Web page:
Changing Cultures, Changing Neighbourhoods
In every city, the changing cultures of how we choose to be are transforming our neighbourhoods quite rapidly. With every book shop that closes, with every coffee shop that moves from a street, with every move a family makes to another affluent locality, the neighbourhood is changing.
A few years ago, we talked to the owners of Durga bookstore in the Shivajinagar neighbourhood of Bangalore. It is a bookstore where residents of Frazer town and Benson town had shopped in the 50s, as had others from the city. The store had originally opened as Durga Sound Studio. For some years, it was a library and later became a bookstore. The owner had shared with us that he had changed little inside his shop. His parents would have liked it to remain as it is. His father had told him that even if the business did not do well, he must never sell the shop. The discussion had moved to how things were back then on this street. There was a bakery in the lane opposite the bookstore that extended up to the street. Foreigners came here to buy. There was an Indian Coffee bar at the junction of Noronha Road and Chandni Chowk. In the old days, the street was extremely clean because there was regular inspection. Today, there was this perpetual smell of garbage that they had to live with.
When India Coffee house moved from M.G. Road to Church street, it was as the blog Which Main? What Cross? said: “…a short hop from the old location but still miles away from what it originally was.” It was a different street but the same neighbourhood. And yet, it wasn’t the same thing. The India Coffee house was a simple, traditional place now transplanted onto a gentrified street. Church street was not M.G.road. But in these times, M.G. Road was not “M.G. Road” either. Now, there was the metro and the Rangoli art centre and all the traffic that gave M.G. Road it’s new identity, just as it was Matteo, Krispy Kreme, Star Bucks, Third Wave and the ‘Church Street Social’ that gave Church street its identity. Church street was about the new coffee culture. India Coffee house chose to not close down but to move to this street with its new coffee culture. What is good about that is that you can still go there whenever you want to.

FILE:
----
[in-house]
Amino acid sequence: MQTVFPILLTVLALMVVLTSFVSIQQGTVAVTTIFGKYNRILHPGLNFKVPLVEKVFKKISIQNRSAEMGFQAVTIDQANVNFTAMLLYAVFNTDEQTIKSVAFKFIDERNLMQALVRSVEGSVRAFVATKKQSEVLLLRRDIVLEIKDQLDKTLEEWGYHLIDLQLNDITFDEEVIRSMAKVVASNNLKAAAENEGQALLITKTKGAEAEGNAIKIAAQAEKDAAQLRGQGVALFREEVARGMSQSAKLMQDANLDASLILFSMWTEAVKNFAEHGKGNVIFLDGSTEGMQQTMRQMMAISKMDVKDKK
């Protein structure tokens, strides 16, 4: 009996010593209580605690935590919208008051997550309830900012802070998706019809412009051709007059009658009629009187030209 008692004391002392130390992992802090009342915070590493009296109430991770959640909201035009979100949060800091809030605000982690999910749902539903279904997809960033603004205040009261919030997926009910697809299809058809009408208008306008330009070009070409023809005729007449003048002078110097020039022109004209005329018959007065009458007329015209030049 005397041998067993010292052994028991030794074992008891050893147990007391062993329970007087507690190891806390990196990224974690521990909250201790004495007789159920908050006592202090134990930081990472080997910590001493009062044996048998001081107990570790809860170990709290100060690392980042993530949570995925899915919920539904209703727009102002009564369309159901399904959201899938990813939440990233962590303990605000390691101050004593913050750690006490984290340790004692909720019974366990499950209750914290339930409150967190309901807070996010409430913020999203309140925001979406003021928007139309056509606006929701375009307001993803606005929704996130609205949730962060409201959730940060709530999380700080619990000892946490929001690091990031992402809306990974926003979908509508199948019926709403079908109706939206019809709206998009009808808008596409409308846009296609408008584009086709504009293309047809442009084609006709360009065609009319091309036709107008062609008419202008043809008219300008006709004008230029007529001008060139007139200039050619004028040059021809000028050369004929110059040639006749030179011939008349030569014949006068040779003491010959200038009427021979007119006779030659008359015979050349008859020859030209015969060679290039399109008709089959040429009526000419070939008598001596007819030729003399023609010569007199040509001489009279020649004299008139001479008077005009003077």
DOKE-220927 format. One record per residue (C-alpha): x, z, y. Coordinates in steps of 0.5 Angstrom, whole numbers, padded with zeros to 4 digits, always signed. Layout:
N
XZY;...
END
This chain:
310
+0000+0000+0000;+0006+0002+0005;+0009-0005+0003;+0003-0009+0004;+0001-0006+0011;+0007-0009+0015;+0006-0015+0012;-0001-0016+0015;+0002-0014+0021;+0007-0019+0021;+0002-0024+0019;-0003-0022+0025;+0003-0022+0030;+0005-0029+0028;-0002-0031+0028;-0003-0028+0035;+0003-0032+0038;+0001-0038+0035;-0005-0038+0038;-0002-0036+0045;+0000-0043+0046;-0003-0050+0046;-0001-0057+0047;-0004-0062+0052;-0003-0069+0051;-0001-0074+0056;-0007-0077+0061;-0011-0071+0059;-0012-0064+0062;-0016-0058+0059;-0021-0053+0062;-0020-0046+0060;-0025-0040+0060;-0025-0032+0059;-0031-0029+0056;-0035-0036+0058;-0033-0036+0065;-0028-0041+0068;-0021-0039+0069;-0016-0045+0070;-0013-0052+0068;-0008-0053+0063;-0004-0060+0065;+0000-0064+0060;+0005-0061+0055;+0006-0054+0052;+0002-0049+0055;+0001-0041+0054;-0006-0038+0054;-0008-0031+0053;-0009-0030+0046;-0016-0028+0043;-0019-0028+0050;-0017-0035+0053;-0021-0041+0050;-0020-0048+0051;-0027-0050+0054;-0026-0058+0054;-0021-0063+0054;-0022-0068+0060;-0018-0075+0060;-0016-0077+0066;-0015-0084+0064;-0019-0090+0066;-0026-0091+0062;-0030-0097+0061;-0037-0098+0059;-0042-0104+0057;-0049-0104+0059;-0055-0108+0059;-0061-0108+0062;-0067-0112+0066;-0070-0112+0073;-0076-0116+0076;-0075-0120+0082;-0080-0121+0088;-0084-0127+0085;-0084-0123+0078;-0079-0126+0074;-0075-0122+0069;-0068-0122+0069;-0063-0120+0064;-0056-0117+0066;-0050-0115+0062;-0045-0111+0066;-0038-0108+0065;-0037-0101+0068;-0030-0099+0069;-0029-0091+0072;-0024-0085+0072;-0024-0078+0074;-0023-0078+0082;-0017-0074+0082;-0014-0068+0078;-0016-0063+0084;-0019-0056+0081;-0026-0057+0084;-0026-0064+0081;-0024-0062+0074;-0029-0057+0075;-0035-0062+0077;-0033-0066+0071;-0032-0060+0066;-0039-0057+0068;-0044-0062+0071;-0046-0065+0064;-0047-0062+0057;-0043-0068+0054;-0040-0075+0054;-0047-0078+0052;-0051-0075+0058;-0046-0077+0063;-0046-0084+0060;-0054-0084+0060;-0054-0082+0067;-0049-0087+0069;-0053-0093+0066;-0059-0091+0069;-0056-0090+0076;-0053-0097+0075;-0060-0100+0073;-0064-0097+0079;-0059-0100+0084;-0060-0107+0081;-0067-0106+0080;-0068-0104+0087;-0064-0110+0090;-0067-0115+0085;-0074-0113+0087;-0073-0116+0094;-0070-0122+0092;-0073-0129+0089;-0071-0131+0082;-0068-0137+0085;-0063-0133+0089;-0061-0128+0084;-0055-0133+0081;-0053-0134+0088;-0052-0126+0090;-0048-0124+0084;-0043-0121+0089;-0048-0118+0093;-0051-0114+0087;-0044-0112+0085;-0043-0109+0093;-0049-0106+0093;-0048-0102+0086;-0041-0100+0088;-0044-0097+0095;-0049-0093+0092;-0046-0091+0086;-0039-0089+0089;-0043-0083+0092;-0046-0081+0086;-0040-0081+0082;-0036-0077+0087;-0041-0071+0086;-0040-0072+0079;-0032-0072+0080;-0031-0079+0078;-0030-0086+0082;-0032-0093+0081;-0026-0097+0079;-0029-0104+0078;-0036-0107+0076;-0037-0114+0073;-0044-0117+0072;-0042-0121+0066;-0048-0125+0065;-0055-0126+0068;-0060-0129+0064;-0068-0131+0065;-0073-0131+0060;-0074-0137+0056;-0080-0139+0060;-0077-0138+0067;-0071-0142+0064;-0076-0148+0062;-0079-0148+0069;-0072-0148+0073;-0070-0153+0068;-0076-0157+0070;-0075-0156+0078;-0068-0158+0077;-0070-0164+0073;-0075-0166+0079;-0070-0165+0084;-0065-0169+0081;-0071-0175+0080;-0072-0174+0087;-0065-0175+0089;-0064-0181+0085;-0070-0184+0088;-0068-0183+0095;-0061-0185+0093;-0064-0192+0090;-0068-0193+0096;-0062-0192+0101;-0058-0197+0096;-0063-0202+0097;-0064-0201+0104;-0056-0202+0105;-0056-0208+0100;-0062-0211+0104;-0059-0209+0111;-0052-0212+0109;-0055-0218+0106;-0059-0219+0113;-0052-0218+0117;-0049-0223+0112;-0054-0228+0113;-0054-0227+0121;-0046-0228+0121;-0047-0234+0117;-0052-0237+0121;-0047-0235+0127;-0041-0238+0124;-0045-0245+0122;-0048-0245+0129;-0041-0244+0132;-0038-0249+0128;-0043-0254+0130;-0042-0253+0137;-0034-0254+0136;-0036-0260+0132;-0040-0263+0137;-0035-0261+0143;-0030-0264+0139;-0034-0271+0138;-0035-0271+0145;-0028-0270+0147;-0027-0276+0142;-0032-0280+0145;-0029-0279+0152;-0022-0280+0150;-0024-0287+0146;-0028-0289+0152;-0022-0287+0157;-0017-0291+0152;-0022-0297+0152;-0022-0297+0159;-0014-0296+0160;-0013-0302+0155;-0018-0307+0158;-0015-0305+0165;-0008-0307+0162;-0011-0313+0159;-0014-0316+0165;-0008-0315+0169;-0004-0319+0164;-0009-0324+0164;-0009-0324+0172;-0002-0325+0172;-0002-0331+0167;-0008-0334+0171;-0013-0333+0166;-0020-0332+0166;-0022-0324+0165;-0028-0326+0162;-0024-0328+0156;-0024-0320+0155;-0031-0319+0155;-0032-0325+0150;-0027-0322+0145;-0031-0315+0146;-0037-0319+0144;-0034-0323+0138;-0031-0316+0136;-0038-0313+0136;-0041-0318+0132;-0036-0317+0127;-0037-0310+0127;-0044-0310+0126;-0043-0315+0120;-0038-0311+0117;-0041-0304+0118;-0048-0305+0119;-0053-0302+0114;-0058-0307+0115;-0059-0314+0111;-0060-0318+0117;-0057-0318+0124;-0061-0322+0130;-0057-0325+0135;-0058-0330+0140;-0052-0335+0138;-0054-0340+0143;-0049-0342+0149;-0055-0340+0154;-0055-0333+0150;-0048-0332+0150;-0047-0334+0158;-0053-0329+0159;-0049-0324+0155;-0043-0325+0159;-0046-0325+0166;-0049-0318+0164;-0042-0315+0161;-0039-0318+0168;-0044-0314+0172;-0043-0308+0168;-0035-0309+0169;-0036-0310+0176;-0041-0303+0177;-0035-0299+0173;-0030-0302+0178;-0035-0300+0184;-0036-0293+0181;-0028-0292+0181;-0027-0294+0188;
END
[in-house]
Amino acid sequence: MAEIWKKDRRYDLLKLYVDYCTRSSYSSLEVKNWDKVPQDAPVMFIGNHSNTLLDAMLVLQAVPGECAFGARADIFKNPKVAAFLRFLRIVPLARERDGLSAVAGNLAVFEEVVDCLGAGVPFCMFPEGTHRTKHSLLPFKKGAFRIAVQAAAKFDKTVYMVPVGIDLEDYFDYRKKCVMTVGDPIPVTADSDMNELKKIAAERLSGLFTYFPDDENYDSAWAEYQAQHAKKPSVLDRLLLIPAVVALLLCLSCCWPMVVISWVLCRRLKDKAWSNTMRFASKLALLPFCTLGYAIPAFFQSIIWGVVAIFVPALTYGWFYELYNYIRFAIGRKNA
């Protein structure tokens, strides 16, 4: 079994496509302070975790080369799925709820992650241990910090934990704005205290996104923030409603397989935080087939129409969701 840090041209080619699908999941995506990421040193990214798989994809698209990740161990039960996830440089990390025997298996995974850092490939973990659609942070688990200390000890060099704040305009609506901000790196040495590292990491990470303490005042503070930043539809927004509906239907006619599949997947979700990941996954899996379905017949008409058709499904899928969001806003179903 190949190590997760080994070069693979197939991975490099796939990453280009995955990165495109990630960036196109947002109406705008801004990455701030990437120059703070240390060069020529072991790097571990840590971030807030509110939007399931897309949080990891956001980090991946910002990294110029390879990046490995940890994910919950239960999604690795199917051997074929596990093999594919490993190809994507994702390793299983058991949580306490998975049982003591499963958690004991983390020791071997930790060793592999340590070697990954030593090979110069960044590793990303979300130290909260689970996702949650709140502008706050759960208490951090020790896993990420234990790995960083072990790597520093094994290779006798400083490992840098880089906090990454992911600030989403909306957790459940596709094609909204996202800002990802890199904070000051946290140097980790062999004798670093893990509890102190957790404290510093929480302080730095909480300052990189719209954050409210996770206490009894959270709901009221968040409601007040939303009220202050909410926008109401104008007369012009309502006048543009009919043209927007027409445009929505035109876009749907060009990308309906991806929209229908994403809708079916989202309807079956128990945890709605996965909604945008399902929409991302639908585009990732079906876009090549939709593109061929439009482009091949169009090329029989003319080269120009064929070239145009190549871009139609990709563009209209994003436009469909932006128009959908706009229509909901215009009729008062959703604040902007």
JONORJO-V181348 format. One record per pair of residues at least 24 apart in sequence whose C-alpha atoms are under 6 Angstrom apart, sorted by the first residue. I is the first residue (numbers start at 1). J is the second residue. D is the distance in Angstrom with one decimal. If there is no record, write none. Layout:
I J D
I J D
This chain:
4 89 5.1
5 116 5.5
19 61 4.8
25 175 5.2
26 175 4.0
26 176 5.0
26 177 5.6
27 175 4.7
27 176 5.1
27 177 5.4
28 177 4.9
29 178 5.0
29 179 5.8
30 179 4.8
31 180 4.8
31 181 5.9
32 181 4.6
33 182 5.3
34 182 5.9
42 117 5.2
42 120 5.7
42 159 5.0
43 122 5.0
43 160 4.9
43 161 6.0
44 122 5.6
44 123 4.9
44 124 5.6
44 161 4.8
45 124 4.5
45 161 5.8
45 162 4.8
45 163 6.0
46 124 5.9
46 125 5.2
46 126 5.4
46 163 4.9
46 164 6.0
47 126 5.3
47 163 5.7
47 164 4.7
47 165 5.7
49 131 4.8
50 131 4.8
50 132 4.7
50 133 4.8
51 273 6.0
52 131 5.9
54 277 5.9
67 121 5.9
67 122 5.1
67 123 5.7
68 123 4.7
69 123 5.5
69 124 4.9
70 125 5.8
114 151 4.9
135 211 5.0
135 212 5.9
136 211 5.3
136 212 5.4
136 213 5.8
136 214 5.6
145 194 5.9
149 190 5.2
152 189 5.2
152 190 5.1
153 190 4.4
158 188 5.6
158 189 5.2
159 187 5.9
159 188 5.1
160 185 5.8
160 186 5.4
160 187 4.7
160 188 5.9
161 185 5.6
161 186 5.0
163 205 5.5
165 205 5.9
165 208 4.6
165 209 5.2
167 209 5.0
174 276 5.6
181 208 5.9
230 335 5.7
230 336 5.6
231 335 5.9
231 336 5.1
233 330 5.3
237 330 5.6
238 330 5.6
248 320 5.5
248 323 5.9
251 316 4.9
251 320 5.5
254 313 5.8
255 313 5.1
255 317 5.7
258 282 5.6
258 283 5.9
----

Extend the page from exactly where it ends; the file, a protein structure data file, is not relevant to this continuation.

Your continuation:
In Shivajinagar, the Durga bookstore has not yet closed down. And, it has not moved from where it always was. This means that anyone who remembers going there before can still go back there. If only to see that a changing book culture has not taken a collective memory away from us and our neighbourhoods. At least, not yet.
The contributions reflect on how the change in the book culture, coffee culture, street culture or something else has impacted their neighbourhood.
Prize: The two best entries under this theme received a BOOK gift voucher of Rs.1500.
Each entry received a participation certificate and a few selected entries have been shared here on the Decoding Everyday portal.
Changing Cultures, Changing Neighbourhoods Competition @ Decoding Everyday
In this film, we interview one of our prize-winners, Abhiri Khisty, who shares with us her nostalgic memories of their house with verandah and courtyard in Thane and how it created a vibrant community at one time. It was later brought down to make way for redevelopment and today, an apartment building stands in its place.
We've collated below a few newspaper articles and popular blog posts that reflect upon changing cultures and how they transform our neighbourhoods.
We received 9 citizen contributions for this competition. We would like to thank all the participants. THANK YOU Abhiri Khisty, Anushree Gaikwad, Asees Prab, Gautami Dakwale, Kajol Kumari, Keya Jain, Neeraja Desai Nauratra, Pranita Kokate, and Yashodhan Deshmukh.